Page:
ArgonautFX is currently advertising returns of 7% per month via Instagram Stories.
On their website they claim to offer an “Income Generator” with an average return of 7.3% per month and a “VIP Fund” with an average return of 18.4% per month (and a higher minimum investment).
Its literature claims Argonaut targets returns of 60% per year and has “proven capital risk exposure of less than 10%”.
A “Capital Guarantee” Fund is also listed as “Coming Soon”.
Investors’ money is supposedly used to trade forex and commodities using “blended New York hedge funds strategies and algorithms”.
Who are Argonaut FX?
No details of who is behind the business are provided on Argonaut’s website.
In its footer Argonaut claims to be a trading name of DBPP Limited, which is an FCA-regulated insurance broker trading as Foryounity. Despite this, in a disclaimer Argonaut FX claims to be “not licensed or regulated by the Financial Conduct Authority” which makes no sense, as DBPP Limited is FCA-regulated. That and other inconsistencies initially made me suspect a “clone scam”, i.e. that ArgonautFX had copy and pasted Foryounity’s website and their company name.
That changed when I looked at Argonaut’s Facebook page. Argonaut has a Facebook group “Argonaut FX Mastermind”. The admins of this group are Argonaut FX’s corporate profile and Rakesh Kumar Morar. The moderators are Raj Aziz and Vincent Procopiou.
Companies House shows the directors of DBPP are Rakesh Morar and Barnaby Procopiou, with Barnaby Procopiou also being the company’s owner. I wasn’t able to confirm whether Barnaby and Vincent Procopiou are relatives or the same person.
The Facebook profiles are too old to be fake, so, despite the inconsistencies, it appears that ArgonautFX checks out as a genuine offshoot of DBPP / Foryounity.
I contacted Foryounity last week and they haven’t responded. I also contacted their network Tuto Money to ask what authorisation their appointed representative had to run a collective fund, but again, no response as yet.
Note that none of this digging would have been necessary if, as is standard, ArgonautFX had disclosed details of its directors and ownership on its website.
Investors should think carefully before investing with a company which is not upfront about the identity of the people behind it.
How safe is the investment?
ArgonautFX states that they are running a collective forex trading investment.
The MAM (Multi Account Manager) allows the funds to be pooled, while remaining in your client account. Why is this beneficial? The funds can be traded as one whole pool, whichallows larger trades, increasing profit/loss, therefore allowing you to achieve targets you would not be able to see with only £500+. Greater diversification brings about lowered riskmanagement through exposure.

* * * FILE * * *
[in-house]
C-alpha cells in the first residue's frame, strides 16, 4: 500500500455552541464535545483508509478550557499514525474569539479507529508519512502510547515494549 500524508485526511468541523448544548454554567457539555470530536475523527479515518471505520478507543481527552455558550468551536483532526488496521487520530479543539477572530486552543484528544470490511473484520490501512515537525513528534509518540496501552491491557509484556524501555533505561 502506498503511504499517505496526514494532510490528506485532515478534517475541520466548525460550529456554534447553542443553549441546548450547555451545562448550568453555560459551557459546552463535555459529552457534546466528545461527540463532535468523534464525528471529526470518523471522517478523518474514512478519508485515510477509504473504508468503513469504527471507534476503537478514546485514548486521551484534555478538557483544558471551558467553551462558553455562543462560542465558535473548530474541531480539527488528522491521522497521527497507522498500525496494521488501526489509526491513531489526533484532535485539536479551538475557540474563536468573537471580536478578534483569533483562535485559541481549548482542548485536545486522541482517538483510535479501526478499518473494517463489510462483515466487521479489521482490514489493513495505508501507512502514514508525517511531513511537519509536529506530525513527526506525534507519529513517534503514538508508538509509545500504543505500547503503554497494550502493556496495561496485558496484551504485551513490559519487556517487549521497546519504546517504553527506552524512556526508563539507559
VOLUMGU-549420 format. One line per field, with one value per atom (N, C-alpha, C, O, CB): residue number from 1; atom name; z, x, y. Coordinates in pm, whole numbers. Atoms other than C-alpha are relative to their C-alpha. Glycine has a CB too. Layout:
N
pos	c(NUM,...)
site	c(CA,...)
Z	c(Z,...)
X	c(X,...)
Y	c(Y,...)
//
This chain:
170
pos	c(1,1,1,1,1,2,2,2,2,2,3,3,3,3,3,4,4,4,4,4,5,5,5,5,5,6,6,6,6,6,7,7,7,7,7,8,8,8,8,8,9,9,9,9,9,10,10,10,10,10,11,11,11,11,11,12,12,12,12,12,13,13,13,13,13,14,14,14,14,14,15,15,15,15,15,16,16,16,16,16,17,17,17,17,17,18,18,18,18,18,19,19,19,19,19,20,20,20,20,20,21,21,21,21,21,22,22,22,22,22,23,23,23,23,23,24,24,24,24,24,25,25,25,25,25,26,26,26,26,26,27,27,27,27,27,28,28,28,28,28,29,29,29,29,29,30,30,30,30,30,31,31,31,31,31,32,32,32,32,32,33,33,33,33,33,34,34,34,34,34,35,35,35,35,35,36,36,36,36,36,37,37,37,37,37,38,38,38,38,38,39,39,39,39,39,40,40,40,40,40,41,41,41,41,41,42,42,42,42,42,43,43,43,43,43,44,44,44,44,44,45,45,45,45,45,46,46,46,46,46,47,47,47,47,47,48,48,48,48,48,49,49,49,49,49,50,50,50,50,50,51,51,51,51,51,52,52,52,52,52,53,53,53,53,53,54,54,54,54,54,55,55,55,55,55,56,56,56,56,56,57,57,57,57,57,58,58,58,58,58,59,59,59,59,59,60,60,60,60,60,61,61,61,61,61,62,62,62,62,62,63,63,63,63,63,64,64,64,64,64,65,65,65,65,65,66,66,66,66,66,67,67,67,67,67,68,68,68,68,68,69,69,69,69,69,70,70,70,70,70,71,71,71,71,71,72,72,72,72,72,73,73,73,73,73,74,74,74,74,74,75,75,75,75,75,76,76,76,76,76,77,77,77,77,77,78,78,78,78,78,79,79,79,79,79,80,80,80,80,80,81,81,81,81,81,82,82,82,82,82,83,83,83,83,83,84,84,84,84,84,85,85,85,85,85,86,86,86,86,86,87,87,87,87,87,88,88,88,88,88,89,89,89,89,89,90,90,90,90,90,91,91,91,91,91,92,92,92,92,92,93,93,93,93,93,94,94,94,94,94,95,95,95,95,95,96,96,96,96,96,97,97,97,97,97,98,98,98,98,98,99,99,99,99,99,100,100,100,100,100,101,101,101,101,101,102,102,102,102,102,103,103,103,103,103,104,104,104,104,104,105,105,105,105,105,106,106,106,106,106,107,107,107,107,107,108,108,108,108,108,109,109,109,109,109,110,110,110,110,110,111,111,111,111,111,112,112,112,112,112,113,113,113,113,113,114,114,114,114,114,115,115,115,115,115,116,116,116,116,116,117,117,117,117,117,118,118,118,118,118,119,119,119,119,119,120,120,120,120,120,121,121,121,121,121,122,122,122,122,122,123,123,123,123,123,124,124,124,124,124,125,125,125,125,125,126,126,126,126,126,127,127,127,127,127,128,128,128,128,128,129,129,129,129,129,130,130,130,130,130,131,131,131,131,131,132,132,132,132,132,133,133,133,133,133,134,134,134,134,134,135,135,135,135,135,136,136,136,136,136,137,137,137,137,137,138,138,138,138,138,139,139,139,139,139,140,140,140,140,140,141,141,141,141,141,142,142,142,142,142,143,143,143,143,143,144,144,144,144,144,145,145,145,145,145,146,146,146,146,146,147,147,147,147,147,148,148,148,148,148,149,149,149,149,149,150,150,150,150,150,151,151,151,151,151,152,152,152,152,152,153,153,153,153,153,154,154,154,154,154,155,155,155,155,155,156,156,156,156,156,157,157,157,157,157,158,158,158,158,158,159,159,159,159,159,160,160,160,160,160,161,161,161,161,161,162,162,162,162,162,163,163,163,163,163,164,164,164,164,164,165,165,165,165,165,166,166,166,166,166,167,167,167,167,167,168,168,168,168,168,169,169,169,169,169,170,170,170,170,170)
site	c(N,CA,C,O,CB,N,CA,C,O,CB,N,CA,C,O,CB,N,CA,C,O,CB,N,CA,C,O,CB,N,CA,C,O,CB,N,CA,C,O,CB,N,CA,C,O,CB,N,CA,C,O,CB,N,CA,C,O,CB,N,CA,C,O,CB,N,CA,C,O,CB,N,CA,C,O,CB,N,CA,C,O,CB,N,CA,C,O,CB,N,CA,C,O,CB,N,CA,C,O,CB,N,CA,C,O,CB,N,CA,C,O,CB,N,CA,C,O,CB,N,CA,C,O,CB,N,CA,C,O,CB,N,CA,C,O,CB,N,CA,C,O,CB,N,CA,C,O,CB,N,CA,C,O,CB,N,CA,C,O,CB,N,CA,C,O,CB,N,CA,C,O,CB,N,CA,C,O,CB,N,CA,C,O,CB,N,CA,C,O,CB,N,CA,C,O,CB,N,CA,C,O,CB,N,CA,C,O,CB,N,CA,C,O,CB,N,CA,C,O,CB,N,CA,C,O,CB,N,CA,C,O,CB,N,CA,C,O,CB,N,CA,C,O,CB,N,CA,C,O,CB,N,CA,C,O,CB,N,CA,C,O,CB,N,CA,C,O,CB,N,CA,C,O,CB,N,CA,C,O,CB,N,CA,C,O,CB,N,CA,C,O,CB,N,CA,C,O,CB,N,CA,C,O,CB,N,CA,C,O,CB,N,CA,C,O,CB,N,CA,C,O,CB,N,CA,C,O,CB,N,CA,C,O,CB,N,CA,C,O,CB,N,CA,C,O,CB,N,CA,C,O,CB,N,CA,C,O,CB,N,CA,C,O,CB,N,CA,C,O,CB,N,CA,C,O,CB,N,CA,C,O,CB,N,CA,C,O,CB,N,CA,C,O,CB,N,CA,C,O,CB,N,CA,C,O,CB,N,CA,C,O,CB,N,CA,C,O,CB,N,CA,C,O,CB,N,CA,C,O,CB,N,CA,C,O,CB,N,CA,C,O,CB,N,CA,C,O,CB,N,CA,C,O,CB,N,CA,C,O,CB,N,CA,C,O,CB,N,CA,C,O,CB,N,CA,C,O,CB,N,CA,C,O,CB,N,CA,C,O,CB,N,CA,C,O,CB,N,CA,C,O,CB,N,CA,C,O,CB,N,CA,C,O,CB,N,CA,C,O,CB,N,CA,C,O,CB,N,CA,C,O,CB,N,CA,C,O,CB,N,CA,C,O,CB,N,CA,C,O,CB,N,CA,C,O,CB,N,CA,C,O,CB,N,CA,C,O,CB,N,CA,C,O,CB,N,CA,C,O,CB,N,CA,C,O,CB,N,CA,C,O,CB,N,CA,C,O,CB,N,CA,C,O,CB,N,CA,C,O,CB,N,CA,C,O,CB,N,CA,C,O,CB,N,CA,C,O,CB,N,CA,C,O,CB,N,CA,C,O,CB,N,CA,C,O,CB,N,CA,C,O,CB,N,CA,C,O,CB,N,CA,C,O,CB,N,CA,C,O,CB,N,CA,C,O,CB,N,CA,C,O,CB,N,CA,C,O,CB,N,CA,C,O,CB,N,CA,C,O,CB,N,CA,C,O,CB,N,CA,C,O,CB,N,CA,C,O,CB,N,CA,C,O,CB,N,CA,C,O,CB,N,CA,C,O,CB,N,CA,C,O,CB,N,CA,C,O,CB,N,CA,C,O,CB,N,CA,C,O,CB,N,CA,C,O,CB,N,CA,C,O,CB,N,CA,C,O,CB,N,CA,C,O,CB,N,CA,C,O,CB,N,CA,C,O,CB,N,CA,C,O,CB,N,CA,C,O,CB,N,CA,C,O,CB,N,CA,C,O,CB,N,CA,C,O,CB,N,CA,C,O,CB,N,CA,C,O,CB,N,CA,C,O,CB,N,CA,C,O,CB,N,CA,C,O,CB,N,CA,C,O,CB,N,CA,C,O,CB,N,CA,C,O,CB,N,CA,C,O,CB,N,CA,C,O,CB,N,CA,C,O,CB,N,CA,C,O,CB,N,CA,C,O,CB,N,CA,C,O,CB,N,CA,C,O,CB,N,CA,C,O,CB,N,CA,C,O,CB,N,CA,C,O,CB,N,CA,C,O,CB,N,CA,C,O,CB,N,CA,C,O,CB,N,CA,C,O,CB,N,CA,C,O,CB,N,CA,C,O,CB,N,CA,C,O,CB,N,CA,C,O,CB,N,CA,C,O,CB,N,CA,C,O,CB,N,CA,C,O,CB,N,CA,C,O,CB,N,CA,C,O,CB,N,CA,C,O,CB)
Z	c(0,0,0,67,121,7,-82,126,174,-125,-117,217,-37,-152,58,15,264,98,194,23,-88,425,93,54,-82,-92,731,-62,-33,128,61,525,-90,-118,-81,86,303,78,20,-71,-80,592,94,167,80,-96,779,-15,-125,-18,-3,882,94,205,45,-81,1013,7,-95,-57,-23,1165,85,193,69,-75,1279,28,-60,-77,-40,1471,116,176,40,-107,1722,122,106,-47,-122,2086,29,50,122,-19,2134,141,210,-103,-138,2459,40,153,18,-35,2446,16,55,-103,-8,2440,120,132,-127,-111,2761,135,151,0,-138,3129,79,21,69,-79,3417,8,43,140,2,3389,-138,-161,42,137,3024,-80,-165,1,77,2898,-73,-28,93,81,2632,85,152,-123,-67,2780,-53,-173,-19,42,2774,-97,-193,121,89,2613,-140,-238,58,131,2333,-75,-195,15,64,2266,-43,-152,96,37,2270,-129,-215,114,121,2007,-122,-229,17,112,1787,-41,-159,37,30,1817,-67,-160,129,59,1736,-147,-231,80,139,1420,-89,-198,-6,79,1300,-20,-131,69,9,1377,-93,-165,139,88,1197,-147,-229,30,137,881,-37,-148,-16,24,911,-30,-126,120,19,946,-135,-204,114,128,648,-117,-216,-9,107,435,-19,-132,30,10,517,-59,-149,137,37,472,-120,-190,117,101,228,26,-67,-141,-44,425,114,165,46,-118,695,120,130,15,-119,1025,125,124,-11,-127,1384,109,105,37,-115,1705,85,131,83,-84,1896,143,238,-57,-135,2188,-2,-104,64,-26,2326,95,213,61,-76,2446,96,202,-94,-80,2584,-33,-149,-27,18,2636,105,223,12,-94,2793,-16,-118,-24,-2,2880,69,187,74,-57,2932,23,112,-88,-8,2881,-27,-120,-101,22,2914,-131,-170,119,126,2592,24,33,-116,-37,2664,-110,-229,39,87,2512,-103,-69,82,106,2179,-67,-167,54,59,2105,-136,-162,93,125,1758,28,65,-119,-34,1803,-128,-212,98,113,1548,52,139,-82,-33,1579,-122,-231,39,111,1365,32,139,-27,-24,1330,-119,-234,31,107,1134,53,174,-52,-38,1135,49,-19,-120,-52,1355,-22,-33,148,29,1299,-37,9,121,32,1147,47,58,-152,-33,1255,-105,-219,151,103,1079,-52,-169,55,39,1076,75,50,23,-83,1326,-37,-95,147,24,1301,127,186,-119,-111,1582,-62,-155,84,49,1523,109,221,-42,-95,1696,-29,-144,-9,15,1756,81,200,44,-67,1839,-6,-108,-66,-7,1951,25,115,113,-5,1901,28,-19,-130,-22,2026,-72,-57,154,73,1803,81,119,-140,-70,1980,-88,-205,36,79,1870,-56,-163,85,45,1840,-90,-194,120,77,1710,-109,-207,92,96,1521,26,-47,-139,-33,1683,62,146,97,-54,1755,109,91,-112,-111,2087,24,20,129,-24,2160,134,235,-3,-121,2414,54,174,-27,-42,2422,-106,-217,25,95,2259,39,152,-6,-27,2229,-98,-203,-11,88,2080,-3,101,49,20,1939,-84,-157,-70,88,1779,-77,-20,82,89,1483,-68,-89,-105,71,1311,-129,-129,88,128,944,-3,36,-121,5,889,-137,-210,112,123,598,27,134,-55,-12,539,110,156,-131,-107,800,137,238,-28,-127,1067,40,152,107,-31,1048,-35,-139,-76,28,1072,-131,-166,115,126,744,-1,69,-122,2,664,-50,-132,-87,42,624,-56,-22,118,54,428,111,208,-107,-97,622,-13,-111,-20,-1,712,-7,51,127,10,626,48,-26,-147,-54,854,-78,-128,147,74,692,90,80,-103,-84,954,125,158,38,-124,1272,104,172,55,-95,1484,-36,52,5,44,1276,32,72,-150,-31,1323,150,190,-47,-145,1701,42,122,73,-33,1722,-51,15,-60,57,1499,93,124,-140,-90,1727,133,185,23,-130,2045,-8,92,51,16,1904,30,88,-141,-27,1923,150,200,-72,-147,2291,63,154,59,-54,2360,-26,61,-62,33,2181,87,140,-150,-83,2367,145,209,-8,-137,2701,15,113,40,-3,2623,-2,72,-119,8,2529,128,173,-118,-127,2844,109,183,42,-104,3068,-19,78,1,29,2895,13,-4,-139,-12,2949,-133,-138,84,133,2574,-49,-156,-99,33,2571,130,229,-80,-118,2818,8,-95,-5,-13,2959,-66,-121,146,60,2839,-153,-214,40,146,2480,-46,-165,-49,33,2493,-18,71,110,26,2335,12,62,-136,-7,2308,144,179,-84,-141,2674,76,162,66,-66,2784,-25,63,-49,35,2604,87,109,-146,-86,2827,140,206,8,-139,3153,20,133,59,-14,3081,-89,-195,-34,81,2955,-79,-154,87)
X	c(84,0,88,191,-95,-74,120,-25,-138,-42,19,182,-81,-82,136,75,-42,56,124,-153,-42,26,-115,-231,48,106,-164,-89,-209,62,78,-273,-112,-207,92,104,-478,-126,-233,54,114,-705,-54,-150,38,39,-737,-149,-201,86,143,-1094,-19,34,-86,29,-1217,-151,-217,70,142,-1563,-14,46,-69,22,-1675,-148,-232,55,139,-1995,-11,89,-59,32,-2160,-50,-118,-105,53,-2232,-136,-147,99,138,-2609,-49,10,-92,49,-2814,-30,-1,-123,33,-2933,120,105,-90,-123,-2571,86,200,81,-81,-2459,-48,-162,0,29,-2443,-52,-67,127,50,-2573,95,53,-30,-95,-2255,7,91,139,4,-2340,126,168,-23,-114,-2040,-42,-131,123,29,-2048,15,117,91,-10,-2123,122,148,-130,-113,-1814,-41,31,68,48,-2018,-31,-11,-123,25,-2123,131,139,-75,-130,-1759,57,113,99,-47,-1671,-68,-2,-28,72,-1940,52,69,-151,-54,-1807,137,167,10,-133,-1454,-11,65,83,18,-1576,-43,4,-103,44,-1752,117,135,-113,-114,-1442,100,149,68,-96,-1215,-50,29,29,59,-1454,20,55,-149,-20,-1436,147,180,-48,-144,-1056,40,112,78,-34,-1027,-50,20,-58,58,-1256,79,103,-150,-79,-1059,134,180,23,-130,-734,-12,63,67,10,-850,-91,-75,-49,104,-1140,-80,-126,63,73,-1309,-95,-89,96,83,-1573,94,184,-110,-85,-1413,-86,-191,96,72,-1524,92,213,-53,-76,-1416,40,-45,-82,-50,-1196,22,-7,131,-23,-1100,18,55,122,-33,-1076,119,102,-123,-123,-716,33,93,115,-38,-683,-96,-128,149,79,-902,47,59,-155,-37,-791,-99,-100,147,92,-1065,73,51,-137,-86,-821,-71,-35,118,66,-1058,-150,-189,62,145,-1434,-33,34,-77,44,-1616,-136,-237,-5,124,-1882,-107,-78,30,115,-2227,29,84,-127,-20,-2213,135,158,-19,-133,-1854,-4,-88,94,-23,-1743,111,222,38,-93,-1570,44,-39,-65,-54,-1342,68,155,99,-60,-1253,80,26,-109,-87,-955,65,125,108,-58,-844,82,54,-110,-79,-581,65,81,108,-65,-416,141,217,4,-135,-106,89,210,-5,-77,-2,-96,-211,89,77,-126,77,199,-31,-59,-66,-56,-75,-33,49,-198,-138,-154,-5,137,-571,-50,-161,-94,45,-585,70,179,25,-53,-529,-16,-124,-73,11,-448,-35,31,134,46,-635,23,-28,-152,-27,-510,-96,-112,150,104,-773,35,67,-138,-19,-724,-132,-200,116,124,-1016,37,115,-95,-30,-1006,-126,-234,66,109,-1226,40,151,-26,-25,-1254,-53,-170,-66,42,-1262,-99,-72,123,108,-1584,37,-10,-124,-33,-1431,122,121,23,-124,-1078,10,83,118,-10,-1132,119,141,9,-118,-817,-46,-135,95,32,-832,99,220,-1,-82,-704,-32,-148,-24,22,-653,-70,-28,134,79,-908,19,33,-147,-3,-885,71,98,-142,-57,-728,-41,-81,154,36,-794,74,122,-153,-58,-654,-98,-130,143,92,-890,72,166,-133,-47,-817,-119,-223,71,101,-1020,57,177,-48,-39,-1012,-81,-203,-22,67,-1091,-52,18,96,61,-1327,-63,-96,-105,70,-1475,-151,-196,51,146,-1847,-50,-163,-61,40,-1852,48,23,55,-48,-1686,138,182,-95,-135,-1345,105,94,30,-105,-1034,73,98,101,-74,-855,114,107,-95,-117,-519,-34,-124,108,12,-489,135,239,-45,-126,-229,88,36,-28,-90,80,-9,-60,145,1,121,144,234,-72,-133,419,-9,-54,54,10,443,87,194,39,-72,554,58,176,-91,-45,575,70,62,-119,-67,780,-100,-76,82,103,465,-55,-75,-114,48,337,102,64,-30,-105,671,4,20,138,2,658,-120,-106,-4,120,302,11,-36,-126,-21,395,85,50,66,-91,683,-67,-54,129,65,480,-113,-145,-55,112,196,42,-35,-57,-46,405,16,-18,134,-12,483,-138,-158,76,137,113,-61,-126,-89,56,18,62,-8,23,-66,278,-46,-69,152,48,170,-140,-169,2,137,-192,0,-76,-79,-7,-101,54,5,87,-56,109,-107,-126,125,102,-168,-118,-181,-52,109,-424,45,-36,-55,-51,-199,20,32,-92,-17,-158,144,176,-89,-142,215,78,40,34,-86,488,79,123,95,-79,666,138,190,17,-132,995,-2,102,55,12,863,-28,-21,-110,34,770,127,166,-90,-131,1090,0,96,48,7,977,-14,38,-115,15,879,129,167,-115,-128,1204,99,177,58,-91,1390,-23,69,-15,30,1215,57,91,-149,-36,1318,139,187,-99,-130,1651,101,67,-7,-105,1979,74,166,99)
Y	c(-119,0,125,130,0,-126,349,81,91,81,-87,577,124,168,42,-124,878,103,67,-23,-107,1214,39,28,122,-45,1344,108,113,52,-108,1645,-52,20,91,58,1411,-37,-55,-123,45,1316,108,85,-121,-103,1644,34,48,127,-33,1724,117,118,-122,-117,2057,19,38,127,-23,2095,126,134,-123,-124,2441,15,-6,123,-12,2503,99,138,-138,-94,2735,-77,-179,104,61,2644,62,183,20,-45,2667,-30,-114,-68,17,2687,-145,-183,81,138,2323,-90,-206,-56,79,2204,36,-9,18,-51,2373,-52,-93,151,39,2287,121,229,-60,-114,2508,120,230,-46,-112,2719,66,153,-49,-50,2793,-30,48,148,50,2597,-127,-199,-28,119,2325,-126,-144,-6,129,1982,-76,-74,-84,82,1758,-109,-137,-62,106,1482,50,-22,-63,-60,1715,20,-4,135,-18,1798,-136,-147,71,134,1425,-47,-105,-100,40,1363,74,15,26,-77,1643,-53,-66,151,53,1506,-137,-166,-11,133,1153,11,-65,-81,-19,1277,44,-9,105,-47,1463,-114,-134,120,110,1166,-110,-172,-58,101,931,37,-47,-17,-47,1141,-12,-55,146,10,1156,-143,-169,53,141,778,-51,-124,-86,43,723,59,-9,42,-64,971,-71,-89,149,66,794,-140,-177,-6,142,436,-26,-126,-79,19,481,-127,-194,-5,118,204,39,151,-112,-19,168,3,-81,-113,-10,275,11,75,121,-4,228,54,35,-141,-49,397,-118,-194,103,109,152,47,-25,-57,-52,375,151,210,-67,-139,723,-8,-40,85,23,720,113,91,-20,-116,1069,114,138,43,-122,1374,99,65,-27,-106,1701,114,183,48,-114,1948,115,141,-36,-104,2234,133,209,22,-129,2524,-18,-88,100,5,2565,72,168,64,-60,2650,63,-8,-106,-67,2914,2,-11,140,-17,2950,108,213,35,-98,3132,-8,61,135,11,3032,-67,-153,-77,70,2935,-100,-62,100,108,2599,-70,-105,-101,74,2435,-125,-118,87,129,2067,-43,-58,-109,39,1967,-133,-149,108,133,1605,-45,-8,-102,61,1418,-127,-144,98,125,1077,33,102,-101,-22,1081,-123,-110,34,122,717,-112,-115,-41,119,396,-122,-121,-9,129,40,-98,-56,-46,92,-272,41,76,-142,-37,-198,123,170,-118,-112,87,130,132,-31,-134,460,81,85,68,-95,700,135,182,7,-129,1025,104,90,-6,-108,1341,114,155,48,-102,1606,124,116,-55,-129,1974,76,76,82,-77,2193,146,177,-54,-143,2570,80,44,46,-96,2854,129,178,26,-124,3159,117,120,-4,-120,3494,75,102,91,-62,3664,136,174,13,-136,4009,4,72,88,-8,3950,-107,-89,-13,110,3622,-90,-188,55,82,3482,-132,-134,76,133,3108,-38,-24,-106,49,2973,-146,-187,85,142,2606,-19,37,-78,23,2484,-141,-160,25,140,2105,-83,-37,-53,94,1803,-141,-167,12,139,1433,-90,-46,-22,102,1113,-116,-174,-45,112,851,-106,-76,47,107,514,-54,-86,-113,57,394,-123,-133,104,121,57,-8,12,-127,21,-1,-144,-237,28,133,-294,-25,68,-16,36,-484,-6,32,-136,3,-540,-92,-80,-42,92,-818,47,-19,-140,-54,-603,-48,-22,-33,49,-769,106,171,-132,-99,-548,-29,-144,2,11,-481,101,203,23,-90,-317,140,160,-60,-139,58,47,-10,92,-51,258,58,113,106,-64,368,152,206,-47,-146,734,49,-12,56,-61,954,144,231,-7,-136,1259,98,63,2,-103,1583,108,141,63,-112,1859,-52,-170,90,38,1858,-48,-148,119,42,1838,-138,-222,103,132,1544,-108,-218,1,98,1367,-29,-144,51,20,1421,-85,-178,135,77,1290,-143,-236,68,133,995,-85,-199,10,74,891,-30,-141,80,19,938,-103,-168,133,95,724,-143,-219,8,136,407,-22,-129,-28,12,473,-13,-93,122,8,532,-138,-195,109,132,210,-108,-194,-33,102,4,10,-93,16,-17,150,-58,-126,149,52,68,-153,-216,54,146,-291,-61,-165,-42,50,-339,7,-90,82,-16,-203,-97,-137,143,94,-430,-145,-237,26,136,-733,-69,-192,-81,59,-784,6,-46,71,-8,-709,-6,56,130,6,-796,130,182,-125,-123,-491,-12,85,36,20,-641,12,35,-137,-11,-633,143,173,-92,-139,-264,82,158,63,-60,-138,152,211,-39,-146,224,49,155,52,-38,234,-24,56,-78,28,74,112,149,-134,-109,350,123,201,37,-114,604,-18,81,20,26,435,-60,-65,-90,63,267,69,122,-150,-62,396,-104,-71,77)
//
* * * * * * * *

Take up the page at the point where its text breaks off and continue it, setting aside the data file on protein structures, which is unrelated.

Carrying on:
Running a collective investment requires authorisation from the FCA. Whie ArgonautFX / DBPP is FCA-registered (despite its claim to the contrary), neither it nor its network, Tuto Money, has authorisation to manage investments. ArgonautFX is therefore breaking the law.
If ArgonautFX actually had a magic way to consistently make 7-18% a month (that’s 125% – 629% per year), they would keep it to themselves, and would have no need to break the law or dilute their own returns by soliciting investment over Instagram.
The reason why ArgonautFX hasn’t applied for permission from the FCA to manage its collective fund and promote it to the public is that in doing so they would have to reveal that their magic algorithms from New York that produce 60% – 629%+ yearly returns don’t exist.
As ArgonautFX has no magic formula producing 60%+ yearly returns, any returns to investors will either be illusory (“numbers on a screen”) or, if real money is paid into an investor’s account, this will be funded by the investors’ own money or that of others, which would make ArgonautFX a Ponzi scheme.
Its claim that the investment has “proven capital risk exposure of less than 10%” is also nonsense. Regardless of what strategies Argonaut claims to use, handing your money to the control of an obscure small company has an inherent risk of losing 100% of your money.
Bogus past performance
Like many Ponzi schemes using forex trading or other forms of gambling as their story, ArgonautFX’s literature is big on screenshots supposedly showing their trading accounts, with lots of pretty graphs and big numbers showing super-duper returns.
Screenshots of trading accounts are not a substitute for FCA registration and audited accounts.
In the absence of FCA registration and audited accounts, Argonaut’s graphs are equivalent to claiming you can generate 60% per year by gambling on roulette and “proving” your outlandish claims by showing the investor a video of some random wins at a roulette table.
Even if they represent genuine performance for somebody’s money over some timeframe, performance graphs are not proof that Argonaut is in fact generating external revenue from forex trading and using it to fund returns of 125 – 629% per year to investors.
If Argonaut’s screenshots had anything to do with their returns, they would have no problem opening their books and registering their collective fund with the FCA, but they haven’t. As Argonaut operates illegally, any information from them is nonsense until proven otherwise.
Should I invest with ArgonautFX?
This blog does not give financial advice. The following are statements of publicly available facts or widely accepted investment principles, not a personalised recommendation. Investors should consult a regulated independent financial adviser if they are in any doubt.
Any investment offering a ROI of 125%+ per year is in reality a virtually guaranteed loser for all but those running it. The mathematics of Ponzi schemes guarantees that the vast majority, if not all, of investors will lose their money.
Do not invest unless you are prepared for total losses.